Mountain News 

Canyons wants out of lease

Page 7 of 8

Developers of the project, called One Steamboat Place, have asked for a variance that would allow a building 104 feet tall. Existing zoning allows 67 feet in that location.

The Timbers Company, the Carbondale-based developer, says the additional height is needed to provide enough residential units – 85 in all, to go along with 15,000 square feet of commercial space – to create a profit. The architect on the project, Robin Shiller, of Basalt-based CCY Architects, said that the additional height would cause little additional view obstruction and reduction of sunlight reaching the adjacent Gondola Building. "The difference between that and our building is incremental," he said.

The 500,000-square-foot building was endorsed by the planning commission by a 5-2 vote. One of the dissenters, Nancy Engelken, described it as "just too massive. It doesn’t fit what, to me, is a village concept." The Steamboat Springs City Council was scheduled to take up the project on Aug. 8 and 22.

The Steamboat Pilot & Today also reports the council has approved another major project, this one also near the base of the ski area. That project, Wildhorse Meadows, will have 67 residential units, plus 35,000 square feet of commercial space, all on 47 acres.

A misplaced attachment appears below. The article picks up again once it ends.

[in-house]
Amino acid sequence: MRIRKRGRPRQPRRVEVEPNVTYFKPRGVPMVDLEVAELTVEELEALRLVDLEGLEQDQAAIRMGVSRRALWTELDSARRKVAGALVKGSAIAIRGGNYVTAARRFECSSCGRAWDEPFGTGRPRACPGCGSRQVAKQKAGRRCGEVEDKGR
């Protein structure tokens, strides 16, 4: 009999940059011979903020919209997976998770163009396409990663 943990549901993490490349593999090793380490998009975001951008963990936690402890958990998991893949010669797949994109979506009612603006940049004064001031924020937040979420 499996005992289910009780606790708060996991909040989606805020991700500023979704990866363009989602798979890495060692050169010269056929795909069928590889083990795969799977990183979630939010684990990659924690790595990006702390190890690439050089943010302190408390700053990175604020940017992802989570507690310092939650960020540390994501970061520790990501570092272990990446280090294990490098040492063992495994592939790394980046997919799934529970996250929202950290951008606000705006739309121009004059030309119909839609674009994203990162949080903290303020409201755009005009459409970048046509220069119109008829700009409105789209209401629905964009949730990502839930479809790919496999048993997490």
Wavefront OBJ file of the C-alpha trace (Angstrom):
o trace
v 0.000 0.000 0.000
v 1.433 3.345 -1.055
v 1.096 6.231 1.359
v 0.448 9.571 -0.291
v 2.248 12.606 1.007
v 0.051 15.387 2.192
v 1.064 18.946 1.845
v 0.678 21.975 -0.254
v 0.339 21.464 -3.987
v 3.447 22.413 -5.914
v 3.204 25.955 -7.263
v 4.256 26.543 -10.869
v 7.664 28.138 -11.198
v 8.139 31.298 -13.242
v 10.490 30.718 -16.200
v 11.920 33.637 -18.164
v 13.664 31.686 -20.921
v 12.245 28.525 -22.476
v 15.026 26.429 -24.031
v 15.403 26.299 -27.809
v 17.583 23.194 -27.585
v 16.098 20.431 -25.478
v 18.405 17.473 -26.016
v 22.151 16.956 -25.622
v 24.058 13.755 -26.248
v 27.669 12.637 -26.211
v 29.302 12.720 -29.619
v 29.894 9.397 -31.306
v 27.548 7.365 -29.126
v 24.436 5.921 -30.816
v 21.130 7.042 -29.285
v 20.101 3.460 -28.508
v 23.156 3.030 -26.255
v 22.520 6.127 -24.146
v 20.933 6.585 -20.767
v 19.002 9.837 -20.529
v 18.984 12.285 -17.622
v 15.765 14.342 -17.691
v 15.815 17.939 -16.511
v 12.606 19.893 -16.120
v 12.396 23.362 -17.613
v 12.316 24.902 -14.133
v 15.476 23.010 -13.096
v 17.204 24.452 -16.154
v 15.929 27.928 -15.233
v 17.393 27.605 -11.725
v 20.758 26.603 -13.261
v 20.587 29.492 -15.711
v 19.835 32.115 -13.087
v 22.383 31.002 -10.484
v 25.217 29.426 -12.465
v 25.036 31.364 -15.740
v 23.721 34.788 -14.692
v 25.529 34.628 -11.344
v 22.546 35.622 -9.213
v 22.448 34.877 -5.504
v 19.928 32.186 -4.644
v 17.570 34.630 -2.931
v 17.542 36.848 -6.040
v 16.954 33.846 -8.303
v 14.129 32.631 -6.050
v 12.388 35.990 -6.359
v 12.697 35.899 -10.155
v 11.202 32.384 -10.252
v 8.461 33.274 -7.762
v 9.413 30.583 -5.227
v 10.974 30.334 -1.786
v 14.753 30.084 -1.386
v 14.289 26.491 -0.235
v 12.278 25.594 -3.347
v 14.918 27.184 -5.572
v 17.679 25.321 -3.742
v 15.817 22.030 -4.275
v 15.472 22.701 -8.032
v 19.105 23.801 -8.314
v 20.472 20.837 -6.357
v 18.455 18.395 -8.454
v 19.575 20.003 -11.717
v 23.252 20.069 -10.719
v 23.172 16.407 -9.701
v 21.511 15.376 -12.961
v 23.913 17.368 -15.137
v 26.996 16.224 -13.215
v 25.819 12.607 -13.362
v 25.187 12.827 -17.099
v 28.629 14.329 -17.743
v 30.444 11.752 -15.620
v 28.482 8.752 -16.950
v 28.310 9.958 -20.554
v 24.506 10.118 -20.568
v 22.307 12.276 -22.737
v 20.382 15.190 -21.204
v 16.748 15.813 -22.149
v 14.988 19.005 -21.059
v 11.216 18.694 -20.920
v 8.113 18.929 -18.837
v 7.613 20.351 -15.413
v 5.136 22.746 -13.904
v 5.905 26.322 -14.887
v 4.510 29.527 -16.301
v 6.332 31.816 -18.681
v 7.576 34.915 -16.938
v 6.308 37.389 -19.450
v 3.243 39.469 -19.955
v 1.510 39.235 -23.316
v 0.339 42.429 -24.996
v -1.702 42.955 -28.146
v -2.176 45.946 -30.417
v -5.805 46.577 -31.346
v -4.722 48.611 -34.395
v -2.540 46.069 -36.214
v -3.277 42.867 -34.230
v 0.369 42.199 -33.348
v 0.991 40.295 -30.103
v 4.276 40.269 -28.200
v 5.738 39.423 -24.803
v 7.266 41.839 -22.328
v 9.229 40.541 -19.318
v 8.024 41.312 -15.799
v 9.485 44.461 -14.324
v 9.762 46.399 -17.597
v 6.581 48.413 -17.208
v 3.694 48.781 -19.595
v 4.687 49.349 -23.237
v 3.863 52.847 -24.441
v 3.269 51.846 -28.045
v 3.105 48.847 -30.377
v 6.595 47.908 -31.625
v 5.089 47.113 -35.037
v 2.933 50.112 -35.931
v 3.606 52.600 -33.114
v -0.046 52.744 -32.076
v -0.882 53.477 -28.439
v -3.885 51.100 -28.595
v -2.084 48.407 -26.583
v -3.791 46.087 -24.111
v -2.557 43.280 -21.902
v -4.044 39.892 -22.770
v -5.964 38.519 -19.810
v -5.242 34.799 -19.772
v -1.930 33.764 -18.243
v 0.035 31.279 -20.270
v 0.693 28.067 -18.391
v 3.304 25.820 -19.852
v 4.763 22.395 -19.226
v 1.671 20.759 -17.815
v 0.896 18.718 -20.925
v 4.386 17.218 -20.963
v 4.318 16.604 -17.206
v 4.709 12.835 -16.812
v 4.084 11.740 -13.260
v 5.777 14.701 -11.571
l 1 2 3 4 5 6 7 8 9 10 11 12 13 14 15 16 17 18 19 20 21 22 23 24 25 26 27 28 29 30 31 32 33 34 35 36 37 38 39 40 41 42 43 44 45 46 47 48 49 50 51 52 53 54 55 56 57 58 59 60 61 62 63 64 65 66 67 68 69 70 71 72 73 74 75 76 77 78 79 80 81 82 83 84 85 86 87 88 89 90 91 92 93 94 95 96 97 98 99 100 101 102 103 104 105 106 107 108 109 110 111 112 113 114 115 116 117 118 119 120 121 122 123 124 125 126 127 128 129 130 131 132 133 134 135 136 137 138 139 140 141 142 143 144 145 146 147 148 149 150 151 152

The newspaper explains that both projects are tied financially to Whitney Ward, a landowner and partner in Resort Ventures West. After approval of the plan, the projects are to become separate entities, said Jim Wells, vice president of Timbers Company.

Telluride wrangles about dogs & poop

TELLURIDE, Colo. — Dogs being dogs was the central topic at a recent Telluride meeting. It’s most certainly a dog-loving town, but many owners let their dogs romp off-leash. And even when they are on leash, many dogs are permitted to defecate without their human companions bothering to clean up the mess.

All this has resulted in what one part-time resident says incredulously is a would-be world-class resort town with dog poop everywhere. Many locals seem to agree with that arched-eyebrow appraisal.

A veterinarian testified that the concern is motivated by more than just aesthetics. Dr. Christopher Capaldo said dog scat often carries both ringworm, which can stay in the soil for up to 20 years, and hookworm. Both intestinal parasites are easily transmitted to humans.

Quest for cross often results in lost hikers

MINTURN, Colo. — Tradition has been served. As has been the case almost without fail during the last 20 years or more, a hiker got lost while climbing Mount of the Holy Cross. The 14,005-foot peak lies near the Beaver Creek ski area, although the nearest town is Minturn.

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